This same way of thinking gave me an insight into the conflict in the Middle Easter, as I heard the history of the conflict between Israel and Palestine: In 1948, the UN gave Israel a plot of land and declared them a nation. Israel rejoiced and gave thanks to God for this blessing. But, then, they realized that a green line was drawn on the map and on the other side the Palestinians were given a plot of land and declared a nation. Israelis were no longer thankful; they were angry. And over the years, they have begun to push back the green line further and further, taking away more and more of the Palestinian’s land. And then they built a wall to subdue them.
Why do we get so angry when others are blessed by God?
Do we think that we have to earn our blessings by being better than others?
Do we think we have to take the blessings for ourselves—even out of the hands of others?
Do we fear that if others receive blessings that there will not be any left for us?
Fear not. I bring you good news of great joy for all people:
“The Lord is gracious and merciful, slow to anger and abounding in steadfast love.”
“The Lord is good to all, and God’s compassion is over all that he has made.”
Because of the death and resurrection of our Lord Jesus Christ, we are assured:
The mercy of God never runs out. There is enough for you, for me and for all who believe.
God will take care of the blessing. All we need do is acknowledge the gift with a thank you.
In Jerusalem, we went to the Garden Tomb, a place where many believe that Jesus was crucified, buried in the tomb and rose from the dead. It is a Holy Place. As I watched people go in and out of the tomb, I was amazed at the many different responses:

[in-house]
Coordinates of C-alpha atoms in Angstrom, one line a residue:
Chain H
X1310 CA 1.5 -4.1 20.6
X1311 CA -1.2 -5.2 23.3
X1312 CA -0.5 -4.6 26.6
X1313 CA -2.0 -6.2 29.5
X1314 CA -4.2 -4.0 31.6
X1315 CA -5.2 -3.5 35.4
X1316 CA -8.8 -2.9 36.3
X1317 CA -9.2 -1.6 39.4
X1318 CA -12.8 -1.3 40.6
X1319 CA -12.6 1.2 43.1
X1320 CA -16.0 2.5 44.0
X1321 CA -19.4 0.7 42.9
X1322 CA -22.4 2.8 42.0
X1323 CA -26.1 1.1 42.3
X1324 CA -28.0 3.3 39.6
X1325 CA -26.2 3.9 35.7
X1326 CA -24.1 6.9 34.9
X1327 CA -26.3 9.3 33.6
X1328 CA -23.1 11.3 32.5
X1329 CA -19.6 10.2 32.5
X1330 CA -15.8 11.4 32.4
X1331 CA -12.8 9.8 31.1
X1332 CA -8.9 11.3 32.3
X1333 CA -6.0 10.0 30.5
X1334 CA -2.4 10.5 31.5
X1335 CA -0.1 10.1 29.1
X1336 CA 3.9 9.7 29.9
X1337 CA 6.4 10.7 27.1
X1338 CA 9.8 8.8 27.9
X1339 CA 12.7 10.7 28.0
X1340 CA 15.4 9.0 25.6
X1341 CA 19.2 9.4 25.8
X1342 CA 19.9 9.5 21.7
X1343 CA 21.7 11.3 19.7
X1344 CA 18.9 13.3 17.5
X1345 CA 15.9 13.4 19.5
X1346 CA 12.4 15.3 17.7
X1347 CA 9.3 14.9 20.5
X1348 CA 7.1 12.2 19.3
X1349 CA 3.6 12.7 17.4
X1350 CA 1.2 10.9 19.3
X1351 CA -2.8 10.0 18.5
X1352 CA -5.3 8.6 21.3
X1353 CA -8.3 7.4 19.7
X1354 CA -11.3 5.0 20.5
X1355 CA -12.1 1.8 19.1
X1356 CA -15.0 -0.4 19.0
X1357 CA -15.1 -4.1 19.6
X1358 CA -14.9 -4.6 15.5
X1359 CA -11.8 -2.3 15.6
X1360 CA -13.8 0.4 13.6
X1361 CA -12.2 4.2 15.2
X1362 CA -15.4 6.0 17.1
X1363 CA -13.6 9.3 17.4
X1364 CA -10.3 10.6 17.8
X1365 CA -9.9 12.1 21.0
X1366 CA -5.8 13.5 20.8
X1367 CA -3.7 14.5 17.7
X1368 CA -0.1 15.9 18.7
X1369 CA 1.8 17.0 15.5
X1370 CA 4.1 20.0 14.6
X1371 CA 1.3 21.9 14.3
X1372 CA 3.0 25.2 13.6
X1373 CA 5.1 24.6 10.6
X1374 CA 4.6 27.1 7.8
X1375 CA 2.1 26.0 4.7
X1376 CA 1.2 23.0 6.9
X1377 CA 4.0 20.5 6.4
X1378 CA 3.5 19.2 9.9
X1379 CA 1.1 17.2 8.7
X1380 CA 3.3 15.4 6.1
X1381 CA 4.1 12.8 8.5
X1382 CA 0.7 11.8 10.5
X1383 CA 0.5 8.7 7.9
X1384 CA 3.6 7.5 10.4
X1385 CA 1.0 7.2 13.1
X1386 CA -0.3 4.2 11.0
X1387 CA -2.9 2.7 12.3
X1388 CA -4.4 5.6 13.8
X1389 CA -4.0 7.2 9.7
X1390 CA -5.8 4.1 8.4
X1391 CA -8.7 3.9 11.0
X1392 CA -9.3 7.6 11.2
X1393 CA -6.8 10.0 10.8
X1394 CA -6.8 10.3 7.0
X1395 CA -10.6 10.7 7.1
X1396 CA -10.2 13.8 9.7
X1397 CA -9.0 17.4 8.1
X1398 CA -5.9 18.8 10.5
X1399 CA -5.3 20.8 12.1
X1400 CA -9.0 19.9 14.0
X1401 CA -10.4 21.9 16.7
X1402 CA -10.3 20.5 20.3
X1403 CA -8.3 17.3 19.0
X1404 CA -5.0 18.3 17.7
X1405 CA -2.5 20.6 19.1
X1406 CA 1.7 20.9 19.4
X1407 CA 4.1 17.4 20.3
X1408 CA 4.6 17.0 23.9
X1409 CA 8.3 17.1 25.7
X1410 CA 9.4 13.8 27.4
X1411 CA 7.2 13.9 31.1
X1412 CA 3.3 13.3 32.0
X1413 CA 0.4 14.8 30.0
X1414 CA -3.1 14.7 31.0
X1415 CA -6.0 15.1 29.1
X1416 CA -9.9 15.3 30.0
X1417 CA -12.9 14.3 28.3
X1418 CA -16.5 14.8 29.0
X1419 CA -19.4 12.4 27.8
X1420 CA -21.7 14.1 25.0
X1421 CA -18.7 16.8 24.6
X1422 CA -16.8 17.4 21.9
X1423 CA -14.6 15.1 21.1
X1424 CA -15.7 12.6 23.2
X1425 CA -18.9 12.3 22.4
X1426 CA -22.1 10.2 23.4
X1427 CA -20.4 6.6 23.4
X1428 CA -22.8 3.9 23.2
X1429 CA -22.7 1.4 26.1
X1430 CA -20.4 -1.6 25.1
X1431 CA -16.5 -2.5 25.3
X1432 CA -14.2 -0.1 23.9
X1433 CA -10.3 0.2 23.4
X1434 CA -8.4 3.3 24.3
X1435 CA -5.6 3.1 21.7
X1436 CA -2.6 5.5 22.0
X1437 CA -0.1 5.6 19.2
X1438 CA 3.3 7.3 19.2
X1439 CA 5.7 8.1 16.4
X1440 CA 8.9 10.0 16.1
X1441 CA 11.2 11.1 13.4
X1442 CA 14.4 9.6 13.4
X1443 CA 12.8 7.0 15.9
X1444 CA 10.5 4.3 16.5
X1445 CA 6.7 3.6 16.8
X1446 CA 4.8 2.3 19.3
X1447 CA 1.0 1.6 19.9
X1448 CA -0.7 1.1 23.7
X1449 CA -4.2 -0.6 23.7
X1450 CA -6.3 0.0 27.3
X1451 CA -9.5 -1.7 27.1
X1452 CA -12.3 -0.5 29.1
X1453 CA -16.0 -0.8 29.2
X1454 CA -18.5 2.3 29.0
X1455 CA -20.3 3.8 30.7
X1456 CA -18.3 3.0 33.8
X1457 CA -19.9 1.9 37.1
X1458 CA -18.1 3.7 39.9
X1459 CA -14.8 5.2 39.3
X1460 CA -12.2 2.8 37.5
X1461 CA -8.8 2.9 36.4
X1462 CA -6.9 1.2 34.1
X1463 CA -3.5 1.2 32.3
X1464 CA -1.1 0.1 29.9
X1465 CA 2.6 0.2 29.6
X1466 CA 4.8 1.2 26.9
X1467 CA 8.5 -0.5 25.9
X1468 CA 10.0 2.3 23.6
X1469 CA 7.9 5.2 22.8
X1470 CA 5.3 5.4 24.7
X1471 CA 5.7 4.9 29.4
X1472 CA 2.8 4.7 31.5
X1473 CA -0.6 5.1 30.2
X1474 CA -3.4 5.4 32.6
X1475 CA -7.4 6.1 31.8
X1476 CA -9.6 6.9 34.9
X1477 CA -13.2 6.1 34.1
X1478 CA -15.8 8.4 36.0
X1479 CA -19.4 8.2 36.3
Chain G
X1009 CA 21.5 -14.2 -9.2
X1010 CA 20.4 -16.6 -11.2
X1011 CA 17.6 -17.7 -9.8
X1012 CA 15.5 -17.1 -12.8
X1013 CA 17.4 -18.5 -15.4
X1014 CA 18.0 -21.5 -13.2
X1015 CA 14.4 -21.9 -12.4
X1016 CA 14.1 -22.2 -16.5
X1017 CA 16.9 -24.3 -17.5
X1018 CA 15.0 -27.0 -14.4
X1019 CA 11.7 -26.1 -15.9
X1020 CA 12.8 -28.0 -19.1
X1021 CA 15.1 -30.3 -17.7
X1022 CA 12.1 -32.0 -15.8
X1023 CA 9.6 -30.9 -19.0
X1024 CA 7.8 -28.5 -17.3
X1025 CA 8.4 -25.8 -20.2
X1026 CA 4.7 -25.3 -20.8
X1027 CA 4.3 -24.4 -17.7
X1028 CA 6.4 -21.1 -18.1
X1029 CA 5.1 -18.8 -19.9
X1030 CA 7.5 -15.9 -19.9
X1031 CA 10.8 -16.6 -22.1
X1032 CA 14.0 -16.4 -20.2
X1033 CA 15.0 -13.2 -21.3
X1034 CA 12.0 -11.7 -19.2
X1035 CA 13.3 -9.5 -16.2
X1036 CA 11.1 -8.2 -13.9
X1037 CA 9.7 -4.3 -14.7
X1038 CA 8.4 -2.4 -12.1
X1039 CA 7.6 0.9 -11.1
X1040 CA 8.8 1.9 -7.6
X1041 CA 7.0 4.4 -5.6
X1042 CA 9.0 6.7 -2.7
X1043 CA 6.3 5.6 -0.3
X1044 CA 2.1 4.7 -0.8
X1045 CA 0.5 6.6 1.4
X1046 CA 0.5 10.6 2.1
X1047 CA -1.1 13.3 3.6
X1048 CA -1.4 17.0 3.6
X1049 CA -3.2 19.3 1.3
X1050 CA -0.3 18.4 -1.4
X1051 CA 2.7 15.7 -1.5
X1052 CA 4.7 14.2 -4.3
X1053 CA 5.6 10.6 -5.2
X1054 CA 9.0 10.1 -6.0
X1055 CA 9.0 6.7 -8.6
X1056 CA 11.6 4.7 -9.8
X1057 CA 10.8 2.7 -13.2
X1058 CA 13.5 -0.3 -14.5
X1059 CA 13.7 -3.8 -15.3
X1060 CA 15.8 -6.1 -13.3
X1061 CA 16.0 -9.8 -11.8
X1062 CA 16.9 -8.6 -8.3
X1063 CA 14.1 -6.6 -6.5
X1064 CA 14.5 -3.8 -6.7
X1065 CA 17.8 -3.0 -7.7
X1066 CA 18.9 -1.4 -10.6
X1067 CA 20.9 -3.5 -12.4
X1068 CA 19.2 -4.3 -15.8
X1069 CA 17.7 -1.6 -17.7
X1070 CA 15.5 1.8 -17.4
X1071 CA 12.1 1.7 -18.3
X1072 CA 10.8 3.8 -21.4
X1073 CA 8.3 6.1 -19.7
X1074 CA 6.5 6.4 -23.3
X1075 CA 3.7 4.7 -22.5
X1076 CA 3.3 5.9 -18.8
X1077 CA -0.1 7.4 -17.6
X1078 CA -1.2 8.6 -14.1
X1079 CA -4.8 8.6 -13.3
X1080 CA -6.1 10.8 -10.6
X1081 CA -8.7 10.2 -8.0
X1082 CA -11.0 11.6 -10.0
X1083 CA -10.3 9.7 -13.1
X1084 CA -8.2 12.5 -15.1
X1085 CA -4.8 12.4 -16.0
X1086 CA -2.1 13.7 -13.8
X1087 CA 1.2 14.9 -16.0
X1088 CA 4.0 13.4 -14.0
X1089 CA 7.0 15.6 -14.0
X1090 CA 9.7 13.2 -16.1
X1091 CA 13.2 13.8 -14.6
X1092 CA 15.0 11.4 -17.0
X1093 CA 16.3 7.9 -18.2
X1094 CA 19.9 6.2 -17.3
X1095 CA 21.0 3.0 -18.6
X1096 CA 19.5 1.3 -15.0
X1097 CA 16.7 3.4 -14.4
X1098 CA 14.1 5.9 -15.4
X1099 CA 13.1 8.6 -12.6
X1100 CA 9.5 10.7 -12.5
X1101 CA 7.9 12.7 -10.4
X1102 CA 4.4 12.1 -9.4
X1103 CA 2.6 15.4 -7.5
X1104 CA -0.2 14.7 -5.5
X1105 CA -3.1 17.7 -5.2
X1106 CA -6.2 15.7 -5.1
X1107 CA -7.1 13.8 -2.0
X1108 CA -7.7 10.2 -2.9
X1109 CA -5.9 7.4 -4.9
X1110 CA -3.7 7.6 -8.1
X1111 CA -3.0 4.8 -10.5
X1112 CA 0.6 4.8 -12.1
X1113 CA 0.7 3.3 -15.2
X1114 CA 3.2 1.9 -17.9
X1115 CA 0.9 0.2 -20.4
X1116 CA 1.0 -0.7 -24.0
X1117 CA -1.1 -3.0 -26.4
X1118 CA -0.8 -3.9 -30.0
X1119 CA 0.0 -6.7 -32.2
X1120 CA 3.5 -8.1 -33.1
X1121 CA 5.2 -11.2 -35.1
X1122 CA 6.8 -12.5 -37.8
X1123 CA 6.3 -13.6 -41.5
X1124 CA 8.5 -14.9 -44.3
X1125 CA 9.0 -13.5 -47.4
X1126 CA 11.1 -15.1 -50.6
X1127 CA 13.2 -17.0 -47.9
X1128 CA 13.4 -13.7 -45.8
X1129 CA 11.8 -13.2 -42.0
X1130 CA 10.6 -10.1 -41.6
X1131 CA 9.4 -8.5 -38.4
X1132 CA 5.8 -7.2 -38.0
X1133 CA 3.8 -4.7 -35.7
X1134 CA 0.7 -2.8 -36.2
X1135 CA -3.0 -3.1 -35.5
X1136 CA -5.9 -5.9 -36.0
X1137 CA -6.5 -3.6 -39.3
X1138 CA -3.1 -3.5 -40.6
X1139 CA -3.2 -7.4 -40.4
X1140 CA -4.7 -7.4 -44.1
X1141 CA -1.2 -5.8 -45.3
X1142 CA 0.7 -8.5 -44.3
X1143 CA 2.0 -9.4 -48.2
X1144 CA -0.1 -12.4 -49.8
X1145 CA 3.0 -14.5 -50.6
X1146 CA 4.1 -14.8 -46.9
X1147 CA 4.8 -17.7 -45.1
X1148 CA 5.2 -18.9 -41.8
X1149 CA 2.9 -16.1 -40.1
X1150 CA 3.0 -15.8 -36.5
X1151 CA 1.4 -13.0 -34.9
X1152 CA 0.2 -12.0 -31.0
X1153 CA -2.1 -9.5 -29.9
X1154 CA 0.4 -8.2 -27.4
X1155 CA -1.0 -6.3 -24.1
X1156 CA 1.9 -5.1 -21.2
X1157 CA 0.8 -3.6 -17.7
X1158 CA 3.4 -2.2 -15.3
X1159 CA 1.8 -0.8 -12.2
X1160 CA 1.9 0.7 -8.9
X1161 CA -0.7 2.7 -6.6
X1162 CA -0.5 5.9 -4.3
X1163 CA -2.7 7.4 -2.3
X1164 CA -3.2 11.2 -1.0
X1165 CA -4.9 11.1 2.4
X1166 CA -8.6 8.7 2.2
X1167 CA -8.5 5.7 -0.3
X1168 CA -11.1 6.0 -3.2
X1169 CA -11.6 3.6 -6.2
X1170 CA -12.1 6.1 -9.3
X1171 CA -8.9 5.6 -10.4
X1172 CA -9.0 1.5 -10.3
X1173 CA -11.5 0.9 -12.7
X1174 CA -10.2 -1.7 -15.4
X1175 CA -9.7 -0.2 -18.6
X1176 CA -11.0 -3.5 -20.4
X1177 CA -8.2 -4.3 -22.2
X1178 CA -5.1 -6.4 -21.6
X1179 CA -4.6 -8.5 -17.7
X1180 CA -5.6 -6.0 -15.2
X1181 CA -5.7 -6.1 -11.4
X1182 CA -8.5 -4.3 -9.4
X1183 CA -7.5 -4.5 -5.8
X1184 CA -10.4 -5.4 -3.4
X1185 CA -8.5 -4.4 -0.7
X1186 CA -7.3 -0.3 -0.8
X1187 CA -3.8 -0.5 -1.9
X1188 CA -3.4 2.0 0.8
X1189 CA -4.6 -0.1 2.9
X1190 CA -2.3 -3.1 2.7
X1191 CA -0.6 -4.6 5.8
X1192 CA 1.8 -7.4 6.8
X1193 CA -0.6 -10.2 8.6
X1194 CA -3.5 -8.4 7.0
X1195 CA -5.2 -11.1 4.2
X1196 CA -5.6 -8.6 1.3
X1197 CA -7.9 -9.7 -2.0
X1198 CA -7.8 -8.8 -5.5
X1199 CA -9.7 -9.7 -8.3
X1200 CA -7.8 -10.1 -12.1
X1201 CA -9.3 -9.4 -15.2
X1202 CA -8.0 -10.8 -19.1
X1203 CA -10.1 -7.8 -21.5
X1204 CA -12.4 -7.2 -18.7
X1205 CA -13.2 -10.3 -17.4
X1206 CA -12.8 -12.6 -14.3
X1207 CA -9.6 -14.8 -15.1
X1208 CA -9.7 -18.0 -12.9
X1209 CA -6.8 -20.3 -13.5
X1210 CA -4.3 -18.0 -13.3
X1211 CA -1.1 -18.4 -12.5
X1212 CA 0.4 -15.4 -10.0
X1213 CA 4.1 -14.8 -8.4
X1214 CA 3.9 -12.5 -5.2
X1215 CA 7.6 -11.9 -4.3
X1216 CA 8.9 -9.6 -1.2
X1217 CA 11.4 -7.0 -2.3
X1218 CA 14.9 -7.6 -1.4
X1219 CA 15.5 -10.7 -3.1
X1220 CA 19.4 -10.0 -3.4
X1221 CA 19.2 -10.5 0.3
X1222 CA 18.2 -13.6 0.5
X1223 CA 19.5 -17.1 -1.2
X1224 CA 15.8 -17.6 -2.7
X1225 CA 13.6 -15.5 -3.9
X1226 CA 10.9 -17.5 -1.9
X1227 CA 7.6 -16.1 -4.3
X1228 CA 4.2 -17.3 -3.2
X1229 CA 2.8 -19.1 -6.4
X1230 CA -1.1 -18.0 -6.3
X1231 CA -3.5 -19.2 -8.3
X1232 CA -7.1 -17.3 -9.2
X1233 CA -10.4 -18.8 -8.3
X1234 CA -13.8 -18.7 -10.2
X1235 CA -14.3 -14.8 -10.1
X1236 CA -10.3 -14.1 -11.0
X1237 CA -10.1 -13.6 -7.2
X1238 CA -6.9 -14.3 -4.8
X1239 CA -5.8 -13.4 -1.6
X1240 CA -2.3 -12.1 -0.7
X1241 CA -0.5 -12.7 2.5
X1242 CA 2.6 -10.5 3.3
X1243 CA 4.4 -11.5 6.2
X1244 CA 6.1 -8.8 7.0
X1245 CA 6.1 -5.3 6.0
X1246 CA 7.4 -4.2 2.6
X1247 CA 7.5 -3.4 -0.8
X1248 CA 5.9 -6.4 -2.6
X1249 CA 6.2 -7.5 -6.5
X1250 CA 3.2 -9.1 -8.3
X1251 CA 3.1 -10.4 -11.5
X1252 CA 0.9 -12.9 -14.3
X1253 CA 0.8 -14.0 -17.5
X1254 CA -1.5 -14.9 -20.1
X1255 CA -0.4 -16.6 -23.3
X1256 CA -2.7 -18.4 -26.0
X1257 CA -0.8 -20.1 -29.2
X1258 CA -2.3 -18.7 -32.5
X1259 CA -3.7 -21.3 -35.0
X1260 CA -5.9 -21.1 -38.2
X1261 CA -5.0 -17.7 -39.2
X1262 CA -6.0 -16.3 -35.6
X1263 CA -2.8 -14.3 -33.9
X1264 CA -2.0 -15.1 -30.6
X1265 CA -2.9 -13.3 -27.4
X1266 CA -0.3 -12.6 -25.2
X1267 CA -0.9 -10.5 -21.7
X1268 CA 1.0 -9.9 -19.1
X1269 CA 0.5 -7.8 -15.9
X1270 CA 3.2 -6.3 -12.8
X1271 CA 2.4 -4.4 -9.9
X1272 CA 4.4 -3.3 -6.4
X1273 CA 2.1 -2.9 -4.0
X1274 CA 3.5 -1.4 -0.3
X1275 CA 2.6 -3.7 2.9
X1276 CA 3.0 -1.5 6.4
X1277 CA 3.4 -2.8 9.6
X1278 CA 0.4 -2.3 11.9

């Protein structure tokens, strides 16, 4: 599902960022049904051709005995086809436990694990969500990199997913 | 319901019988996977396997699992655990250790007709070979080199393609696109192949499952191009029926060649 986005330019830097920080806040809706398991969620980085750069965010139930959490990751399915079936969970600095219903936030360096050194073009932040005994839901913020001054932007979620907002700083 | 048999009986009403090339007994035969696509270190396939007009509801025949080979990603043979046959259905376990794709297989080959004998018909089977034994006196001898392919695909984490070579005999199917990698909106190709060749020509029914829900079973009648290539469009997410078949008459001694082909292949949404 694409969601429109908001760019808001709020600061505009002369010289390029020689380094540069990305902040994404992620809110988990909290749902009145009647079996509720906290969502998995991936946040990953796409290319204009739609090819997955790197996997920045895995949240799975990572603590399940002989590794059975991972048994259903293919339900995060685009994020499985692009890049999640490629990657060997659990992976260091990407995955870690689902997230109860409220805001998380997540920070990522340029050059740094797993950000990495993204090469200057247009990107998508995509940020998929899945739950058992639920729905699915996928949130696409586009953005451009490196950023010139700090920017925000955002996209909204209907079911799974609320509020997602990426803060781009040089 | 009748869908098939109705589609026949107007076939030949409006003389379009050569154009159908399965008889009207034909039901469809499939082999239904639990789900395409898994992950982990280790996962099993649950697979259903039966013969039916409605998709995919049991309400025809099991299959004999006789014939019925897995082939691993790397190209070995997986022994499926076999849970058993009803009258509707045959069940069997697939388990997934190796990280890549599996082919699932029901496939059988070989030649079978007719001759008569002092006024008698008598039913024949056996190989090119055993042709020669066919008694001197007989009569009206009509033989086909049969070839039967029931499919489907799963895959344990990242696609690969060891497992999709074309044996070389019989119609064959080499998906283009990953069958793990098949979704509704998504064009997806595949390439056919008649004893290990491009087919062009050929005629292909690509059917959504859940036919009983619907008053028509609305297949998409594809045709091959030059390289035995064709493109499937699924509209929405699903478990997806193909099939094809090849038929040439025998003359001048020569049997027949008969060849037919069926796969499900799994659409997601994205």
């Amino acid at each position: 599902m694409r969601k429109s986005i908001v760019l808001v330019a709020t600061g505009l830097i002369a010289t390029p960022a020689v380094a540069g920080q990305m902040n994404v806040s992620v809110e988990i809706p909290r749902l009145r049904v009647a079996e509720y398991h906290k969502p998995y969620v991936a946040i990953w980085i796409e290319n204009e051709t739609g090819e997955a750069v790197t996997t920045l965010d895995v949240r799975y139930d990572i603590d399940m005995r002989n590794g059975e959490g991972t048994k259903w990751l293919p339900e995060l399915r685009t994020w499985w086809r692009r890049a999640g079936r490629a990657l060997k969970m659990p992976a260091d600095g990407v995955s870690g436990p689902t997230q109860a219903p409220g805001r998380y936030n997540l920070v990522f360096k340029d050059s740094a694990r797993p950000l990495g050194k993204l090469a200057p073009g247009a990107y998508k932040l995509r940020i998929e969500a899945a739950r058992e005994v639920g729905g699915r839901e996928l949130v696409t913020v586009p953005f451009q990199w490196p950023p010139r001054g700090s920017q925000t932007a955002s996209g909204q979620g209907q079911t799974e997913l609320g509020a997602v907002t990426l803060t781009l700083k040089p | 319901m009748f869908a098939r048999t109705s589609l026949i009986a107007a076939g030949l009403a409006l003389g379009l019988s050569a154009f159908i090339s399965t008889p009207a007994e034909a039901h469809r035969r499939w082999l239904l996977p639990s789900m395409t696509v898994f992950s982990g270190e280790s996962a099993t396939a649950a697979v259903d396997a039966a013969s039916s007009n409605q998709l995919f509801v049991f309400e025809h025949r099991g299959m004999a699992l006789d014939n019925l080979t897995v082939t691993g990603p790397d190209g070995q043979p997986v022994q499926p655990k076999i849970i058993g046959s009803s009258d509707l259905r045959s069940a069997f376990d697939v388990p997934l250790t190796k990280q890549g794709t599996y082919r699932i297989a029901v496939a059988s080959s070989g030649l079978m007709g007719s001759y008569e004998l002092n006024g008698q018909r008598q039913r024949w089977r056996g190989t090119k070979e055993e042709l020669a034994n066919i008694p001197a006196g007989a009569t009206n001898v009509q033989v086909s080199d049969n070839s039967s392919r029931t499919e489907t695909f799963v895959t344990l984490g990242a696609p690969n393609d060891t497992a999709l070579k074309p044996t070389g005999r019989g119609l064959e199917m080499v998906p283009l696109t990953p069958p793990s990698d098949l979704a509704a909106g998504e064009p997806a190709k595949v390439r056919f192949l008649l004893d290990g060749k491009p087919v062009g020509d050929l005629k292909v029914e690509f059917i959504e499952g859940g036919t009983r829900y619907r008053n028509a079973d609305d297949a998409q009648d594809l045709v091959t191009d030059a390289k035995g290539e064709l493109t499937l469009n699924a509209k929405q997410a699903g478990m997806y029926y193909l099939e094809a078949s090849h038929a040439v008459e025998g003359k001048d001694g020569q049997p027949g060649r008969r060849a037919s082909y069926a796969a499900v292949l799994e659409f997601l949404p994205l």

One woman emerged from the empty tomb, weeping, wailing, could hardly walk so was so overcome with emotions.
Another came out singing, “Jesus Christ is risen today, alleluia!”
Another came out silent and still.
Still another came out smiling, and when she met her friend, they shared a high five.
I realized that they had all seen proof of the grace and mercy of God, who is slow to anger and abounding in steadfast love. Love deep enough to die on a cross and buried in a tomb. Love broad enough to rise from the dead. Love wide enough to stretch across the globe—from Bethlehem to Ben Avon—to include everyone in its embrace. And though they all had different responses—crying, singing, silence and celebrating—they all were different ways of saying the same thing: “Thank you, God.”
Thank you, God, can be expressed in many different ways:
Counting our blessings with words of thanks and sharing our blessings with acts of love
A prayer, a hymn, an offering, an act of worship; a smile, a card, a meal, a good deed, a word of forgiveness. How do you say thank you to God?
Soon after I got home, I went to see John Ferguson, who after living a full 91 years, is dying.
I read to him a few psalms, to give voice to the promises of God, who is gracious and merciful, slow to anger and abounding in steadfast love. And I prayed a prayer of thanksgiving to God for his life and asked for God to be with him as he died.
Then John wanted to say something. It was hard for him to speak, just a whisper, and so I leaned in close and this is what I heard him say:
Thank you. Thank you for visiting me over the years.
Thank you. Thank you to my family for all of their care.
Thank you, God, for Adda, who was everything to me. I can’t wait to see her again.
I rejoiced that at the end of his life, some of the last words he spoke were words of thanks.
The psalmist invites us to return our thanks: I will extol you, my God, Every day I will bless you and praise your name forever. And in response, we say:
Merci Dieu...Gracias Dio….Spasibo Gospodi…Toda Elohim…Alhamdulillah…Thank you, God!